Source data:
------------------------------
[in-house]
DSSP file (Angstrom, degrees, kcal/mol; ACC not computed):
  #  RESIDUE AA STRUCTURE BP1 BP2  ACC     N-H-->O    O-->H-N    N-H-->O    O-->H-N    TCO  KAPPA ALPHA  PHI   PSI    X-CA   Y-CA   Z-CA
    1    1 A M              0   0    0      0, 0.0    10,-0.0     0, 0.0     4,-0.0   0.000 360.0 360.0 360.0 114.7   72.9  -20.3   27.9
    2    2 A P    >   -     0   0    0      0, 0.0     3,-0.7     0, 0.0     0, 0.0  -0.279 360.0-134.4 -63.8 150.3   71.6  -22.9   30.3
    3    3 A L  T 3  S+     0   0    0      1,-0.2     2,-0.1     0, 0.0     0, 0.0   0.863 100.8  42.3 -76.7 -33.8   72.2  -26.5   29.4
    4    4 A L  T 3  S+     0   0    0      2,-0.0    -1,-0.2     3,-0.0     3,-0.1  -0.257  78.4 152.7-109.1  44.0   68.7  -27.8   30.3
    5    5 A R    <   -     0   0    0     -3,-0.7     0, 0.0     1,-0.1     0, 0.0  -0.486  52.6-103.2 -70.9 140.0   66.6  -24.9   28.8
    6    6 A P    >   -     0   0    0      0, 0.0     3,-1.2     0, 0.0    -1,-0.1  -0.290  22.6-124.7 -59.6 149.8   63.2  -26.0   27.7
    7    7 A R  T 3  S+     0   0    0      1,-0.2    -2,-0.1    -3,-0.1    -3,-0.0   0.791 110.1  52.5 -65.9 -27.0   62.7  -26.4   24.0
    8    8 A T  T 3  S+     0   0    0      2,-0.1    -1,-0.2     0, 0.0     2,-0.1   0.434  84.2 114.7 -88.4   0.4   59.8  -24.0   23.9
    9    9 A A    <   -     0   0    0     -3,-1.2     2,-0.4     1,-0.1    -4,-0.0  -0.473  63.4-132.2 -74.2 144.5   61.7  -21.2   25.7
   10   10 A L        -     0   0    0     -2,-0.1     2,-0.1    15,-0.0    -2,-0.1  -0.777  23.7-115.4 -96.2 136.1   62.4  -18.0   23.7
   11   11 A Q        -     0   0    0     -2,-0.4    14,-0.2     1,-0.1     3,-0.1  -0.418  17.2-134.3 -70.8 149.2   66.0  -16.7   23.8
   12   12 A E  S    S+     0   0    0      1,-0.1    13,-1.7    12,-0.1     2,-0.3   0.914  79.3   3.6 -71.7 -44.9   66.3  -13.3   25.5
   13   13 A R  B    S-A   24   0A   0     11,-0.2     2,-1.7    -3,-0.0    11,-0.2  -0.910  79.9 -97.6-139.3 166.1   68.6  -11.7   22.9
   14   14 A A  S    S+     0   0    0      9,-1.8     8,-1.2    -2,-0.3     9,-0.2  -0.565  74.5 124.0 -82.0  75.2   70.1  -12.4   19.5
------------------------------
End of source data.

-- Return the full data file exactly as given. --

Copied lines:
[in-house]
DSSP file (Angstrom, degrees, kcal/mol; ACC not computed):
  #  RESIDUE AA STRUCTURE BP1 BP2  ACC     N-H-->O    O-->H-N    N-H-->O    O-->H-N    TCO  KAPPA ALPHA  PHI   PSI    X-CA   Y-CA   Z-CA
    1    1 A M              0   0    0      0, 0.0    10,-0.0     0, 0.0     4,-0.0   0.000 360.0 360.0 360.0 114.7   72.9  -20.3   27.9
    2    2 A P    >   -     0   0    0      0, 0.0     3,-0.7     0, 0.0     0, 0.0  -0.279 360.0-134.4 -63.8 150.3   71.6  -22.9   30.3
    3    3 A L  T 3  S+     0   0    0      1,-0.2     2,-0.1     0, 0.0     0, 0.0   0.863 100.8  42.3 -76.7 -33.8   72.2  -26.5   29.4
    4    4 A L  T 3  S+     0   0    0      2,-0.0    -1,-0.2     3,-0.0     3,-0.1  -0.257  78.4 152.7-109.1  44.0   68.7  -27.8   30.3
    5    5 A R    <   -     0   0    0     -3,-0.7     0, 0.0     1,-0.1     0, 0.0  -0.486  52.6-103.2 -70.9 140.0   66.6  -24.9   28.8
    6    6 A P    >   -     0   0    0      0, 0.0     3,-1.2     0, 0.0    -1,-0.1  -0.290  22.6-124.7 -59.6 149.8   63.2  -26.0   27.7
    7    7 A R  T 3  S+     0   0    0      1,-0.2    -2,-0.1    -3,-0.1    -3,-0.0   0.791 110.1  52.5 -65.9 -27.0   62.7  -26.4   24.0
    8    8 A T  T 3  S+     0   0    0      2,-0.1    -1,-0.2     0, 0.0     2,-0.1   0.434  84.2 114.7 -88.4   0.4   59.8  -24.0   23.9
    9    9 A A    <   -     0   0    0     -3,-1.2     2,-0.4     1,-0.1    -4,-0.0  -0.473  63.4-132.2 -74.2 144.5   61.7  -21.2   25.7
   10   10 A L        -     0   0    0     -2,-0.1     2,-0.1    15,-0.0    -2,-0.1  -0.777  23.7-115.4 -96.2 136.1   62.4  -18.0   23.7
   11   11 A Q        -     0   0    0     -2,-0.4    14,-0.2     1,-0.1     3,-0.1  -0.418  17.2-134.3 -70.8 149.2   66.0  -16.7   23.8
   12   12 A E  S    S+     0   0    0      1,-0.1    13,-1.7    12,-0.1     2,-0.3   0.914  79.3   3.6 -71.7 -44.9   66.3  -13.3   25.5
   13   13 A R  B    S-A   24   0A   0     11,-0.2     2,-1.7    -3,-0.0    11,-0.2  -0.910  79.9 -97.6-139.3 166.1   68.6  -11.7   22.9
   14   14 A A  S    S+     0   0    0      9,-1.8     8,-1.2    -2,-0.3     9,-0.2  -0.565  74.5 124.0 -82.0  75.2   70.1  -12.4   19.5